Warsaw: Niezależna Oficyna Wydawnicza, 1979. Octavo (19.7 × 14.6 cm). Original side-stapled light blue printed wrappers; 79 pp. Light discoloration to wrappers; else very good.
Samizdat reprint of Barańczak's translations of the Voronezh Notebooks of Osip Mandelstam, as well as several poems written in the early 1930s. With a preface signed "J.H." The text is a xerox reproduction of the first edition, which appeared London by "Oficyna poetow i malarzy" in 1977. With an additional preface in xeroxed typescript by the publishers, signed by Konrad Bielinski, Miroslaw Chojecki, and Adam Michnik. NOWa [The Independent Publishing House], was Poland’s preeminent underground independent publisher; it was not run or regulated by the state and was not subject to state censorship. Established in 1977, NOWa was sponsored by the Commttee for Socal Self-Defense (KOR), forerunner to the more famous Solidarność (Solidarity), Poland’s and the Soviet bloc’s first independent trade union and the seat of Polish opposition in the 1980s. KOR provided the startup capital for NOWa which printed most of KOR’s fliers and educational materials. The central demands of KOR were the right to have an independent worker’s union (to self-organize) and to go on strike. Like KOR, NOWa was not anti-communist, instead it wanted to create an independent press that was free of censorship. “The Black Book of Polish Censorship” (1978) was one of the first major hits of the publishing house, based on the documents of the Warsaw censorship office smuggled out of Poland by one of its employees and first printed abroad in 1977. NOWa was also a leading publisher of banned literature, such as works by Witold Gombrowicz, Günter Grass, Bohumil Hrabal, George Orwell, or Joseph Brodsky. By 1978, NOWa was able to compete with state publishers in quality and was able to attract famous contemporary Polish authors. This gave contemporary Polish authors an alternative to the state, which helped them curb self-censorship and write more honestly and freely. NOWa’s activities, like those of most non-governmental organisations in Poland, were in a legal grey zone. Publishers faced harrassment and unpredictable short arrests but were not persecuted as harshly as simmilar operations in other Soviet block nations. Siobhan Doucette writes: “NOWa worked on two planes: aboveground and underground. In keeping with the KOR ideal of transparency, NOWa had an open editorial board which came to include Miroslaw Chojecki, Konrad Belinsky, Adam Michnik, Ewa Milewicz, and Grzegorz Boguta. This gave the publishing house a public face, which not only provided potential readers, writers and printers with a point of contact but also the state authorities. Accordingly, NOWa also maintained a silent editorial team to help prevent the confiscation of publishing materials. Most of its printers and distributors also remained anonymous. By 1978 about two hundred people worked with NOWa” (Books are Weapons: The Polish Oppositional Press, and the Overthrow of Communism). Printing was done in different locations that changed regularly, usually houses on the outskirts of Warsaw. NOWa’s visibility made it a primary target during the crackdown on opposition during the martial law and most of its leading activists were arrested. Despite the crackdown, NOWa continued operations throughout the 1980s, and worked closely with Solidarity, publishing many of its serials such as Marzowe Weekly. The original 1977 publication is widely held, but this samizdat reprint is rare; as of August 2019, KVK and OCLC only locate a single holding worldwide, at Yale.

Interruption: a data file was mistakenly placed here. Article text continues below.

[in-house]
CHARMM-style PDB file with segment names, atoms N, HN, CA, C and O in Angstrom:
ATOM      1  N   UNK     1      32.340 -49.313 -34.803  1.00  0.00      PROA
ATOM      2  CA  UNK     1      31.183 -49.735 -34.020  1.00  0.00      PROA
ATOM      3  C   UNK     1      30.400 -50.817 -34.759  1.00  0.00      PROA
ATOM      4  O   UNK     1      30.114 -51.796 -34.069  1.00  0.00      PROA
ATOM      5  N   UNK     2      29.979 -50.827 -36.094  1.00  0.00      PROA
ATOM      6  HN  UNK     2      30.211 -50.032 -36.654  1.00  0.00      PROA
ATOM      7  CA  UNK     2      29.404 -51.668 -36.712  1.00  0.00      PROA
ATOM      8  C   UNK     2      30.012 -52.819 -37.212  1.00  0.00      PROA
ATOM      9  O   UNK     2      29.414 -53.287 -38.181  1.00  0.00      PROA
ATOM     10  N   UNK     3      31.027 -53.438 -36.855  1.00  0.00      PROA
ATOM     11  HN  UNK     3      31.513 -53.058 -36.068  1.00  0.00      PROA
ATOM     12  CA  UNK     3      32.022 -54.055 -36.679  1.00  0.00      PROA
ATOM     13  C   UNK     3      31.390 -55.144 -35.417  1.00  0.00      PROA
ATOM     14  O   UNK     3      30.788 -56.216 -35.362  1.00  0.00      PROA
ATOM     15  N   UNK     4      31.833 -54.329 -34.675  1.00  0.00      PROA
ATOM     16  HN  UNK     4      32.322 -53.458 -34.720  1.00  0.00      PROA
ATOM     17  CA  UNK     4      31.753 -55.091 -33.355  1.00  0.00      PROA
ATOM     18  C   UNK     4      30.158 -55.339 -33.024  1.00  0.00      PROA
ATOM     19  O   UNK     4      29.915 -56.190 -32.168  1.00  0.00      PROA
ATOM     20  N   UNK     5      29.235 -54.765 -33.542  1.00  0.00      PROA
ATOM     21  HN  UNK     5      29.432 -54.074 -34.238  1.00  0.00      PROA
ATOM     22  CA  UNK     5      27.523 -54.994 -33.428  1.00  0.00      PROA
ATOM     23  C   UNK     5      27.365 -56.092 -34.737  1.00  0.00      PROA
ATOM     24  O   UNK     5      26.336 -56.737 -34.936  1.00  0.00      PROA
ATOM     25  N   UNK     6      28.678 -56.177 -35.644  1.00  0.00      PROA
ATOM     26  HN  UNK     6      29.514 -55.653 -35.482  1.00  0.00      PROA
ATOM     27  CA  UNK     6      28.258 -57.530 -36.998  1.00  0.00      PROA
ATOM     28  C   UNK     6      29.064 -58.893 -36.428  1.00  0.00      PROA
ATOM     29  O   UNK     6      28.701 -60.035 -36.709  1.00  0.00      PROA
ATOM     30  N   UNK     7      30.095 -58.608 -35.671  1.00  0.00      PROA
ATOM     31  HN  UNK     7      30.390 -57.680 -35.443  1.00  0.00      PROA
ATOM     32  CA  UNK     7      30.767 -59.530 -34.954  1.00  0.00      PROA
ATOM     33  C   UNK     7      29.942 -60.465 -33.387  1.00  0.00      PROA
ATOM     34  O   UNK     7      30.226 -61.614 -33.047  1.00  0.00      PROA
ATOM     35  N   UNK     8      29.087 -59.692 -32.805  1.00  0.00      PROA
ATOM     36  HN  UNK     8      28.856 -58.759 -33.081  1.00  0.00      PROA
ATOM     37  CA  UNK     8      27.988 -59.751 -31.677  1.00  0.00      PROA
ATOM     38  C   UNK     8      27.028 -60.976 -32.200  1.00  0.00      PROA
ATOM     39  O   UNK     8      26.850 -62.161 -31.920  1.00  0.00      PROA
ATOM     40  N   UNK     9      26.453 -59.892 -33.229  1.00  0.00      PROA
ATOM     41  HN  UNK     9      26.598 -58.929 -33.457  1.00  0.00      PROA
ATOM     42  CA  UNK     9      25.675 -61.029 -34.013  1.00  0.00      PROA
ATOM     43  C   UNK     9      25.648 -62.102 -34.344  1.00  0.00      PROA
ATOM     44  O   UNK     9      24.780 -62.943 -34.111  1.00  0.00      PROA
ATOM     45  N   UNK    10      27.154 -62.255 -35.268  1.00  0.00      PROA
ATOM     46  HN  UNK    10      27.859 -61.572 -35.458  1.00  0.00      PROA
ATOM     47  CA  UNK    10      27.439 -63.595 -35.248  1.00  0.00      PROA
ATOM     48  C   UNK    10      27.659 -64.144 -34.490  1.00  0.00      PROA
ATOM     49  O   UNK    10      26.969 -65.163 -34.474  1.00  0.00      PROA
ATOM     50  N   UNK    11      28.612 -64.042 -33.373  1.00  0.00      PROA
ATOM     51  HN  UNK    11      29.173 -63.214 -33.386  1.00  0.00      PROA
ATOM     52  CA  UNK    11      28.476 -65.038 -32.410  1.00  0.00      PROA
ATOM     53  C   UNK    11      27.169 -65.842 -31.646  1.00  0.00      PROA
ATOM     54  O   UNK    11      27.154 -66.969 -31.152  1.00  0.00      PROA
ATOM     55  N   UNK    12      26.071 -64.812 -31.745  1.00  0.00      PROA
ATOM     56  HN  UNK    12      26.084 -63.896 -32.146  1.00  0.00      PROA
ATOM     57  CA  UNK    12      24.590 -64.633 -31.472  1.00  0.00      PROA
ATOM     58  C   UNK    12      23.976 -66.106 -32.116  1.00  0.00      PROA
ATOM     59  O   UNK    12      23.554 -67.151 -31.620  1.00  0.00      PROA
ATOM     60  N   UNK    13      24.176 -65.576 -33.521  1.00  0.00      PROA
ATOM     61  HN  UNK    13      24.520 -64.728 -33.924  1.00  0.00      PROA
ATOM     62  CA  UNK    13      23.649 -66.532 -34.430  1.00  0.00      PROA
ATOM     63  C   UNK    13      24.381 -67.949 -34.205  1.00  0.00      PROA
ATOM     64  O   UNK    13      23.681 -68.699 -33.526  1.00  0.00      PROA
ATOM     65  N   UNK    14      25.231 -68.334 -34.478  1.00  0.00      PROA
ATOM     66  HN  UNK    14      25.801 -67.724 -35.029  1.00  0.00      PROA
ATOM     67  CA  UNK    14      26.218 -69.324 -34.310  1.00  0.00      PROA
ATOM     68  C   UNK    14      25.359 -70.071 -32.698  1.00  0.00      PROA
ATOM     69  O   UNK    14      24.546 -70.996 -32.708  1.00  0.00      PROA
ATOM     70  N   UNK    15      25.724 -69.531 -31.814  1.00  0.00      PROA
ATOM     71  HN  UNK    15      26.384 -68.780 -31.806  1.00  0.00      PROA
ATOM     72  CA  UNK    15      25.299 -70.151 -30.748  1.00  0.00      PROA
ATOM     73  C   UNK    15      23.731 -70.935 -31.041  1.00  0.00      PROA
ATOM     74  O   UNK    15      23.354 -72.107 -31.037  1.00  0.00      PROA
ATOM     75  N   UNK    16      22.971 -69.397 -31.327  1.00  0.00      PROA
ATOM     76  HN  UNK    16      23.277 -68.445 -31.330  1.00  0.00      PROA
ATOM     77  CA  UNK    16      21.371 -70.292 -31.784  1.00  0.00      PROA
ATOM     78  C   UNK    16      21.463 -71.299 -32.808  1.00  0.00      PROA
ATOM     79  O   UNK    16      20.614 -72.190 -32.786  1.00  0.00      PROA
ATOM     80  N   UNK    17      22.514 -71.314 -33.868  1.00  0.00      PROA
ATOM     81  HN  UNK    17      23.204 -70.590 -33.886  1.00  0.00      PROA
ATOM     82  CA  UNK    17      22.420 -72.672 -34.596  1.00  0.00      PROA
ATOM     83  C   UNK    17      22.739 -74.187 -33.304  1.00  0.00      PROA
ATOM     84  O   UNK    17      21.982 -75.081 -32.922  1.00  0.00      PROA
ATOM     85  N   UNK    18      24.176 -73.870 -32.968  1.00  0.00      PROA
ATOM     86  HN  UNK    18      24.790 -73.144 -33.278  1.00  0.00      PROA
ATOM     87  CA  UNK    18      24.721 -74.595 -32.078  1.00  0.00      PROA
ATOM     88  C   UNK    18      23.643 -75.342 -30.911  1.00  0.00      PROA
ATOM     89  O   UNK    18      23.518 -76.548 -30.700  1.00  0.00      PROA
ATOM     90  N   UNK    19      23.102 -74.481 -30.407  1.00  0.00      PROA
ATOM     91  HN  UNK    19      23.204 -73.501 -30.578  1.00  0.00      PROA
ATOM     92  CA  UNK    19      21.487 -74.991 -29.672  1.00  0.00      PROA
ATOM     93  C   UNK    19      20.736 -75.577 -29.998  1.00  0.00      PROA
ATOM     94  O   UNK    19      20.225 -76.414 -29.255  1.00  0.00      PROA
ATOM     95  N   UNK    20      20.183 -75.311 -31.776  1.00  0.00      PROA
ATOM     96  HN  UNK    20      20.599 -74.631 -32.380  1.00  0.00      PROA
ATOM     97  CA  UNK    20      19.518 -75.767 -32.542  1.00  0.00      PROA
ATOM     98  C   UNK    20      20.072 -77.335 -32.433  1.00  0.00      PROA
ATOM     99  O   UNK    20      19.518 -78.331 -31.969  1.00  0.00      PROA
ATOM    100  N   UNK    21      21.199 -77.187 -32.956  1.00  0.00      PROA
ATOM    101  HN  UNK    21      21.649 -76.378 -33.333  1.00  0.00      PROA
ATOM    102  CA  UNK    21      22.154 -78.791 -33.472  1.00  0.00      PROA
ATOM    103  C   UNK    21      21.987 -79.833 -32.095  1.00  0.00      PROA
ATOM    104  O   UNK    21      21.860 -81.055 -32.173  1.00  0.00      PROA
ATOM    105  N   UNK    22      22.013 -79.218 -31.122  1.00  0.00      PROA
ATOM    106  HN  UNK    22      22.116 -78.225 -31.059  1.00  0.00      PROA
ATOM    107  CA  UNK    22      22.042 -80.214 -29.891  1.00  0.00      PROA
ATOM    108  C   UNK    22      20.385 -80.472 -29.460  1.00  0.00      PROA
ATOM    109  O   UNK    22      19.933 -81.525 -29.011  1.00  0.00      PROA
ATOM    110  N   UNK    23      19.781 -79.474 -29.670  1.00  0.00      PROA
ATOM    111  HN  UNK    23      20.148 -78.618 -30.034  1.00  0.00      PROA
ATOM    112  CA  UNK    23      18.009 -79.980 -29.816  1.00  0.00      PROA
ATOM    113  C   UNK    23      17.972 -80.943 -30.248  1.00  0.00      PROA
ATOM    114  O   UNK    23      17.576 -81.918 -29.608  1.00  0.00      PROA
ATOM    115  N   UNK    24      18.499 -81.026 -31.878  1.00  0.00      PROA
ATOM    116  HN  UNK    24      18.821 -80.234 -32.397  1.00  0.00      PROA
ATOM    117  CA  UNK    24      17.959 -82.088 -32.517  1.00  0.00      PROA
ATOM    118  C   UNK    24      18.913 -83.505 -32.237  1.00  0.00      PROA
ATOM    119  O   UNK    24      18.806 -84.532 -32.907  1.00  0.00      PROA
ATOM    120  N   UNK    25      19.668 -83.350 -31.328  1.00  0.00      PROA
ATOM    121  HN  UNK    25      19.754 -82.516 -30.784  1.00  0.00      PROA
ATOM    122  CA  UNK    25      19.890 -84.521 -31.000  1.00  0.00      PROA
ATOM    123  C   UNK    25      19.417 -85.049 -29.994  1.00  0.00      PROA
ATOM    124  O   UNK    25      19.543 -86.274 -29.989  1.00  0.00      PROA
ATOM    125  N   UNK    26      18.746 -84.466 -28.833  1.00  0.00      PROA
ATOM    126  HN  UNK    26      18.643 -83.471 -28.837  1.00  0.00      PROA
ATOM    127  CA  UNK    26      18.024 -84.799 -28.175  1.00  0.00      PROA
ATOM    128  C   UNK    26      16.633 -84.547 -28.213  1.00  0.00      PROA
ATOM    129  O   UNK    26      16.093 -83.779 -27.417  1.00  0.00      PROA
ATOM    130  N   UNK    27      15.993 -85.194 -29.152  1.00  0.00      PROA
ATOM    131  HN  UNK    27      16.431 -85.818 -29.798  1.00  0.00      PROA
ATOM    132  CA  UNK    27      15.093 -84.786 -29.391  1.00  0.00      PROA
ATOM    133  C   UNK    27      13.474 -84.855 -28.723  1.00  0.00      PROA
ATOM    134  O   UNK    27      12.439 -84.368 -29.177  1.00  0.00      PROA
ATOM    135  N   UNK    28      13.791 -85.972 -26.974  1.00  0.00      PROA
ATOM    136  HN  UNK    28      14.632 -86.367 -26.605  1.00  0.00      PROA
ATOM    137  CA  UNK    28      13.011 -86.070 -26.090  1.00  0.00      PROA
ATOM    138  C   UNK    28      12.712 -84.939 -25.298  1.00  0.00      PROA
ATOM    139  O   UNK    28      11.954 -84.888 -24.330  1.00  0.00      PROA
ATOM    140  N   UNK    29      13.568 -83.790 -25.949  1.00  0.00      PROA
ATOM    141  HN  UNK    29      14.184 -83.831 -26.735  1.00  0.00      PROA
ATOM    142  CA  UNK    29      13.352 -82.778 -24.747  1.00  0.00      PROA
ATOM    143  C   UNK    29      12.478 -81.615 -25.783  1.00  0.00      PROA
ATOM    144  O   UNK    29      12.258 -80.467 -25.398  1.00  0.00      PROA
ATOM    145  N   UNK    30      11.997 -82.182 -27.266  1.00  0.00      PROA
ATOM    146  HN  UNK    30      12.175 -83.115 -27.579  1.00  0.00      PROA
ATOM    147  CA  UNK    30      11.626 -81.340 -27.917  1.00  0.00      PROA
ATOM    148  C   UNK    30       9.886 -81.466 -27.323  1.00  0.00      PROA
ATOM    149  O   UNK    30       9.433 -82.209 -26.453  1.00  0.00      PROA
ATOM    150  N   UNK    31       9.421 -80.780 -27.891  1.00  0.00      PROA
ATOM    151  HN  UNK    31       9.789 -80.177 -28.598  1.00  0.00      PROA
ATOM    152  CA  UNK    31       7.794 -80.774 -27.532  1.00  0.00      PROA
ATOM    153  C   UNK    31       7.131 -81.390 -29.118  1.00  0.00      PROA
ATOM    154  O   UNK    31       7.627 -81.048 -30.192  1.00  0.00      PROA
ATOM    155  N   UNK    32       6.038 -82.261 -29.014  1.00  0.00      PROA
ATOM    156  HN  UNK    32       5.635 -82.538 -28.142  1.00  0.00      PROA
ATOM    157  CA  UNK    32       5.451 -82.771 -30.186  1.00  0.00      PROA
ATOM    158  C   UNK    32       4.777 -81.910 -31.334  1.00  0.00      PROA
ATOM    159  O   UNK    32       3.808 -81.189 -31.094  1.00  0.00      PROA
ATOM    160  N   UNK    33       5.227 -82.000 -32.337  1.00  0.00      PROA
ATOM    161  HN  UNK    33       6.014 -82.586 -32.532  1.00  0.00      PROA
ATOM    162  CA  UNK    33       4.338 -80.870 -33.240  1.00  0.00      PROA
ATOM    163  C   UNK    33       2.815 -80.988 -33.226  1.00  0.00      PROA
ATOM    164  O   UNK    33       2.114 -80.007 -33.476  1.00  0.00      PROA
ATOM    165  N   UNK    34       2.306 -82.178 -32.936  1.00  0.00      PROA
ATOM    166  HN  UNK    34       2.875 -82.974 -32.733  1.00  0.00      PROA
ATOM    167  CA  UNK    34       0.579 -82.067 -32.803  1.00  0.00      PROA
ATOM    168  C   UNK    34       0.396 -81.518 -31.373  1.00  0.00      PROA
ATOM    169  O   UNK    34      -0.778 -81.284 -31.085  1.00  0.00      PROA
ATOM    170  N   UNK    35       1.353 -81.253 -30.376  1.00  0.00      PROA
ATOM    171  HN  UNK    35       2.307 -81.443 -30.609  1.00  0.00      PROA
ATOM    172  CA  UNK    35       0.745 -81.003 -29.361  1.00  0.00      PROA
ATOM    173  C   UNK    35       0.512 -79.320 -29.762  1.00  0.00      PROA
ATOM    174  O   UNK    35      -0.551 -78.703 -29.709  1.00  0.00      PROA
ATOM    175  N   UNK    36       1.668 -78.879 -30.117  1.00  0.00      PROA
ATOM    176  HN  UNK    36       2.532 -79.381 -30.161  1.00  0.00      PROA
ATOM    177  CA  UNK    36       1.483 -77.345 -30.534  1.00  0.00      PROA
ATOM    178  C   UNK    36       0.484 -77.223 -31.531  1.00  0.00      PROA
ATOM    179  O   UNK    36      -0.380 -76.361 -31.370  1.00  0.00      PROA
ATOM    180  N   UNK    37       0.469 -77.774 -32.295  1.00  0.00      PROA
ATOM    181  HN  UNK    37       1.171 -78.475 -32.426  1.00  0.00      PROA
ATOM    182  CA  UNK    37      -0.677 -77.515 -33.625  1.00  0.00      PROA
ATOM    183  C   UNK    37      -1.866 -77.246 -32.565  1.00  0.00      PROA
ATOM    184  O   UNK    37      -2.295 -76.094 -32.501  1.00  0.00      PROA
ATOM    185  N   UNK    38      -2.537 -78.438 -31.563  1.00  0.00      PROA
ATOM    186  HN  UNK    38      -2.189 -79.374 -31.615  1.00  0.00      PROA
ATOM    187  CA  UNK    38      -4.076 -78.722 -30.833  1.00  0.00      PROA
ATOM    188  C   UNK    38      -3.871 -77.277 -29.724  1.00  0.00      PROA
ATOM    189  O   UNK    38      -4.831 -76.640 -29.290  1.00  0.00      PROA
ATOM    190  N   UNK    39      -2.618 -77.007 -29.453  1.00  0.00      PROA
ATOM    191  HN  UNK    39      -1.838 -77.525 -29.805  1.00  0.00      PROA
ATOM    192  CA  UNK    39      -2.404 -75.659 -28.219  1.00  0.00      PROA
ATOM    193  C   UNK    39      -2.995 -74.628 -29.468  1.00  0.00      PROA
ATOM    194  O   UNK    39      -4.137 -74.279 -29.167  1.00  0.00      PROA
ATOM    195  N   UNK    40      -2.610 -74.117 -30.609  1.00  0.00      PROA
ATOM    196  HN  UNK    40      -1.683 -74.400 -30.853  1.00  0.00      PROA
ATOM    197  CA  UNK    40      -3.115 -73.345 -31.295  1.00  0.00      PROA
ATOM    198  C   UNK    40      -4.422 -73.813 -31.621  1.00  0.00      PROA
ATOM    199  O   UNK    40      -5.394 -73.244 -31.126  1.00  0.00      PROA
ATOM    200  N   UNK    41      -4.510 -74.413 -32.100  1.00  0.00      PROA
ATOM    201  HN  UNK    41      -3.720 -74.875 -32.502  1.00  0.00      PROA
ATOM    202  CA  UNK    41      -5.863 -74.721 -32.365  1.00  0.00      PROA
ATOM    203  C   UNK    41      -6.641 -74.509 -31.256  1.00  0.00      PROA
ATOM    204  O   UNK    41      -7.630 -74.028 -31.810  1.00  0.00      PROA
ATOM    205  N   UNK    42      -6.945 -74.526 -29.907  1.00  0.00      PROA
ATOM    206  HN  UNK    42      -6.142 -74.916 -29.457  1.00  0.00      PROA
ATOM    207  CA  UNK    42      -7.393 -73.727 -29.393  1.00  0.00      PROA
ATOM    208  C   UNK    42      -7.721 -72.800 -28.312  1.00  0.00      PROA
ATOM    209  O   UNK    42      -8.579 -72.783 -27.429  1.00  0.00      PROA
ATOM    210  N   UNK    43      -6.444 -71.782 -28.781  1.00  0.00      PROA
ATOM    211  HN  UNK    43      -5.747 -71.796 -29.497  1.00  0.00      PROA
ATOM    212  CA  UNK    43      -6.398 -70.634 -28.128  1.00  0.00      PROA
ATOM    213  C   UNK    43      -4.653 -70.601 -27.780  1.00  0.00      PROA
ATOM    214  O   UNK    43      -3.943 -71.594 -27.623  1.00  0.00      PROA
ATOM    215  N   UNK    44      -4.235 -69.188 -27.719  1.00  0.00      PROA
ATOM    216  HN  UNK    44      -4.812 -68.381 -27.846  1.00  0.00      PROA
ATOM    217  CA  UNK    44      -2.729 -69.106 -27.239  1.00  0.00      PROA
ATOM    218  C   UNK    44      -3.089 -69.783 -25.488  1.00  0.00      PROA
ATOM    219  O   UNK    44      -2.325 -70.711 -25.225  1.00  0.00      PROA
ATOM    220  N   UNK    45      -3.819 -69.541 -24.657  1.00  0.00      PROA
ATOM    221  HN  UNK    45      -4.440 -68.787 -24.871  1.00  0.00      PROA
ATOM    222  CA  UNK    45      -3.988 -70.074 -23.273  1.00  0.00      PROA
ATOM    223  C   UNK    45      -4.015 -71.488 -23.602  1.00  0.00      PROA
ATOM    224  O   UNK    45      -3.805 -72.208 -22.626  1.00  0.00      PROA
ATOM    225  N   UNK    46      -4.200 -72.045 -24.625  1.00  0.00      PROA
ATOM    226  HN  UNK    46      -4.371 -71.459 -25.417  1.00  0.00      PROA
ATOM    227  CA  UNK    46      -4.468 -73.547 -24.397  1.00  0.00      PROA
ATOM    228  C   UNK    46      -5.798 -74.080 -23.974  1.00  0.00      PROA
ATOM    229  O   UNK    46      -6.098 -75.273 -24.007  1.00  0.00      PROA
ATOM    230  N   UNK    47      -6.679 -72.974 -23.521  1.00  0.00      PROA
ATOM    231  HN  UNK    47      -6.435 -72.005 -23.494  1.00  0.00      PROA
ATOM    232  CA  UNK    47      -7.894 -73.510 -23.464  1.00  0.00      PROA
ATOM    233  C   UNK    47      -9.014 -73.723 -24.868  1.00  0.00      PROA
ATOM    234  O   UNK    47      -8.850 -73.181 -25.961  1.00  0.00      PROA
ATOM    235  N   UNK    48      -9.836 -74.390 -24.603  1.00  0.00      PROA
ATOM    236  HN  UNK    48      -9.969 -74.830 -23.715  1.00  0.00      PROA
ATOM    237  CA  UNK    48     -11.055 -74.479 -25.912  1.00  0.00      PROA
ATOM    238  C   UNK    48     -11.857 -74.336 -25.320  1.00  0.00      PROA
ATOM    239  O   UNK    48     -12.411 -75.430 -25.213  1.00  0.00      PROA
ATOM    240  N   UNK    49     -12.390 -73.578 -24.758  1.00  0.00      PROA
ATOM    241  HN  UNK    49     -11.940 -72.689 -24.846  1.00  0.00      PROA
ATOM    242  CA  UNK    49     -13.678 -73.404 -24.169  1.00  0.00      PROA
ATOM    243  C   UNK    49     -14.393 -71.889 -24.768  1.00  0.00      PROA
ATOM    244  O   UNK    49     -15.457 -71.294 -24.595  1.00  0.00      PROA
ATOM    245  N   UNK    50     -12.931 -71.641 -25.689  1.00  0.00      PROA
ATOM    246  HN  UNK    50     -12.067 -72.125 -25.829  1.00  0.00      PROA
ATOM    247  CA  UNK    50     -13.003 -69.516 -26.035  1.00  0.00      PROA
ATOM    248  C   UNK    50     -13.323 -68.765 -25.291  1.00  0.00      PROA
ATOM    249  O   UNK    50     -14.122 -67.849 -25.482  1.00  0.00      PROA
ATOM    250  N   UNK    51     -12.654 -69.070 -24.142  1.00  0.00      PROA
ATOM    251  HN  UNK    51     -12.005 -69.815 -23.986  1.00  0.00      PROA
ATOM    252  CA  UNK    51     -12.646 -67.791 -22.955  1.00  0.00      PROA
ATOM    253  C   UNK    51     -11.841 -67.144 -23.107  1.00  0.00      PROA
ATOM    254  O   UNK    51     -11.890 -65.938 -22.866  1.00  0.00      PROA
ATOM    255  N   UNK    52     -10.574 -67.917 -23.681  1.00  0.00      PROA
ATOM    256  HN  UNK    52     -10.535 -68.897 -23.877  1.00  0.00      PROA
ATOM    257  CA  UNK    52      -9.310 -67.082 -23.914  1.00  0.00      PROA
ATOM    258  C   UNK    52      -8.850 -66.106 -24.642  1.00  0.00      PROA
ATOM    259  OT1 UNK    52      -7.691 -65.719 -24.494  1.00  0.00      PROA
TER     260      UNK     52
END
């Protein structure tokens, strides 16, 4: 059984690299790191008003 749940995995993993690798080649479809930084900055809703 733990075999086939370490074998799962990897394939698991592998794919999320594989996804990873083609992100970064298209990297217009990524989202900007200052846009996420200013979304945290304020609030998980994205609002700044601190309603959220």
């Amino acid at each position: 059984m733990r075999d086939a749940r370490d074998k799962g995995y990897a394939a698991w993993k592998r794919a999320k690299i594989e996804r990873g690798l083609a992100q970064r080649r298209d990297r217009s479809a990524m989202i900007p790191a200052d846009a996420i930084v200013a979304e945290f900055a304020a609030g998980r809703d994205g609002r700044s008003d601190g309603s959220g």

Book ID: 50205